Daily Trust

The Ogunbiyi medical odyssey


Sometimes this week an autobiogra­phy of the medical practition­er, Dr Bamigboye Ezekiel Ogunbiyi, will be presented to the public. The autobiogra­phy tells the story of a boy born long before Nigeria’s independen­ce in 1946, in very rural Iloffa, now the capital of Oke-Ero Local Government Area of Kwara State. Though orphaned at a very early age he survived various vicissitud­es of life to accomplish so much in life – attending one of the most outstandin­g secondary schools in the North, becoming one of the pioneer medical students of ABU Zaria and going further North to establish one of the pioneer private clinics in Maiduguri. The book comes highly recommende­d by none other but our former Head of State, General Yakubu Gowon, who had known Dr Ogunbiyi for a considerab­le length of time and wrote the forward for the book.

Dr Ogunbiyi wrote affectiona­tely about lloffa, where he was born. The village is located in the southeast corner of Kwara State and sits deep in the midst of the northern part of the rain forest and at the descending crest of the Ekiti hills. He wrote about the people, their origin, lifestyle and daily struggles in those years when there was little to soften the harshness of daily life in a rural setting. He wrote at length about his parents and other members of his close-knit extended family, particular­ly how his elder brother took over the parenting after his father died. He wrote about his early school life in Iloffa, Ilorin and Offa where his elder brother, then his guardian, took him.

He wrote a great deal about Government College, Keffi, where he went after primary school, to spend some of the most defining years of his life. The college establishe­d in 1949 was one of the only two colleges run by the Northern Regional Government – the other was Barewa College Zaria. The admission policy of the college was geared towards the promotion of unity among the diverse groups of people in the region. Dr Ogunbiyi wrote: “Students were selected (purely on merit) from the thirteen provinces of the Northern Region to reflect a regional and representa­tive spread. This meant that we had students from diverse cultures and varying socio-economic and religious background­s, all of whom learned in the same environmen­t... I learnt about national unity, love, equity and justice at a tender age, likewise, I imbibed the values of team work as I interacted with different people. The school was a ‘small Nigeria’ with both majority and minority tribes adequately represente­d. The history of my life cannot be complete without Keffi. In addition, Keffi gave me the foundation­al secondary and high school education which ultimately gave me a ticket to read medicine.”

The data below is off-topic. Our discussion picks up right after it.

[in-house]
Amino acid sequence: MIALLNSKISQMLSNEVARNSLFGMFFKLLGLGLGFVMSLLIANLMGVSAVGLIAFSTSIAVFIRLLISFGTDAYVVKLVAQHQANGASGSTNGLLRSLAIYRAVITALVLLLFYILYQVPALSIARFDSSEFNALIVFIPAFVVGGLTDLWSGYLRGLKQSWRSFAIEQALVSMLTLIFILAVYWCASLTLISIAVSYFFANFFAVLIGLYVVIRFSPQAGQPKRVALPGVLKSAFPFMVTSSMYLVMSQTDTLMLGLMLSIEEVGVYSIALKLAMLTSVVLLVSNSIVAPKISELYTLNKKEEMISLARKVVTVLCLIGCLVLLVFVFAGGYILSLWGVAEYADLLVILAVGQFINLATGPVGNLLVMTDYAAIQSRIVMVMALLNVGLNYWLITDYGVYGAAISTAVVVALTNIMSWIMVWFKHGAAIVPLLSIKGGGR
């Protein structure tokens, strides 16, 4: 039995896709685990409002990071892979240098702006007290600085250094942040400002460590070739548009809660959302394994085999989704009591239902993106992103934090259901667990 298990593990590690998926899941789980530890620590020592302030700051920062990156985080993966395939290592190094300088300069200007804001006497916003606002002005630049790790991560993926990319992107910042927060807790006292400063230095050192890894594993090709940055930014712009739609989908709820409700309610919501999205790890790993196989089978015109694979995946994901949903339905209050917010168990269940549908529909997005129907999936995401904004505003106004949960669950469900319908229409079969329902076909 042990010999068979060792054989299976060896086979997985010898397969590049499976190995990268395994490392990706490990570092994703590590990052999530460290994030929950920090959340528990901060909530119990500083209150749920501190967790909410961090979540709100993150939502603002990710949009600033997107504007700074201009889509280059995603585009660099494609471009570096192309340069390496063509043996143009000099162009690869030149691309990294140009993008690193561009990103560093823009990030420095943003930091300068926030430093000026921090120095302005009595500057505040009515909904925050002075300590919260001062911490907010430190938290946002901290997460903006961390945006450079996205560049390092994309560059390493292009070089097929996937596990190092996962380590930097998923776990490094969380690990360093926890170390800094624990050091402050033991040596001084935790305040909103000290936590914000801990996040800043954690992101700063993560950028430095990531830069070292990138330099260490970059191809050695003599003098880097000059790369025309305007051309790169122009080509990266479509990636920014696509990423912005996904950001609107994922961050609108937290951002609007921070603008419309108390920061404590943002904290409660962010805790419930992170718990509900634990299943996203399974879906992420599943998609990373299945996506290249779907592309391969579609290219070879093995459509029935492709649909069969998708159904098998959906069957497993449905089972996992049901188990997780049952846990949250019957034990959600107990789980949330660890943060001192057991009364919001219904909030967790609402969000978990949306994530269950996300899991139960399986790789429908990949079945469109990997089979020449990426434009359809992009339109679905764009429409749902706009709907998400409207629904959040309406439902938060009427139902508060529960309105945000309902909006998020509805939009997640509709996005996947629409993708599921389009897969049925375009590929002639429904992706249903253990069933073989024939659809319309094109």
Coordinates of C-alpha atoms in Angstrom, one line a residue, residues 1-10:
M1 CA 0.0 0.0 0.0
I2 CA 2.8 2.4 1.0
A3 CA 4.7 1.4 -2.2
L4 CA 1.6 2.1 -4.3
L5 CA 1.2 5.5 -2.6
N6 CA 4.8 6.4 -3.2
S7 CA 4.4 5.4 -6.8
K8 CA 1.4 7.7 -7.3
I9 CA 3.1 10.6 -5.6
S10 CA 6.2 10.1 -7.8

After seven years in Keffi, Ogunbiyi was accepted in 1967 as one of the 46 pioneer students of the Medical College, ABU Zaria, then the only university in the North. Ogunbiyi had a strong sense of purpose and had decided from an early age to devote his life to the medical profession. He had assiduousl­y worked towards that throughout his secondary school years. He brought the same resolve to his studies while at Zaria, which saw him graduate within schedule despite the difficulti­es of being a pioneer student. It was at Zaria that he met and married the love of his life, Clara, who recently retired as a Justice of the Supreme Court. When Clara qualified as a barrister, the Ogunbiyis wanted to set up a home in Kaduna where he was a Consultant Obstetrici­an and Gynecologi­st in the ABU Teaching Hospital, but fate had other plans for them. Clara couldn’t secure a job in Kaduna and they had to relocate to Maiduguri in 1983 where she was a State Counsel in the High Court and Ogunbiyi became a Consultant in the State Specialist Hospital.

The Ogunbiyis set up home in Maiduguri. Being the only consultant in that field made his services to be stretched over to the University of Maiduguri Teaching Hospital where he took on preclinica­l students. However, Ogunbiyi had other plans. Since coming to Maiduguri he had retained a vision of starting a result-oriented private medical establishm­ent, an idea that became concrete when in 1985, he establishe­d the Nakowa Specialist Hospital in the serene GRA part of Maiduguri. It was that same year that I ran into Dr Ogunbiyi. His new clinic was just a few houses away from where I lived in a residence rented by my employers at the time, Chad Basin Developmen­t Authority. My wife was heavily pregnant with our second child and we resolved to go to a private clinic for delivery. Our baby boy, now 36 years old, was one of his first deliveries in the clinic.

Nakowa Clinic soon flourished and became a household name in Maiduguri, becoming the clinic of choice to all and sundry. Dr Ogunbiyi became a retainer to most of the prominent families, both in government and business, in Maiduguri due mainly to the quality of service his clinic rendered. The Government House also and most of the large government corporatio­ns retained him as a consultant.

Dr Ogunbiyi concludes the book with snippets of his views on issues now raging in the health sector: abortion, National Health Insurance Scheme (NHIS), the menace of early girl child marriage, medical brain drain, etc.

Newspapers in English

Newspapers from Nigeria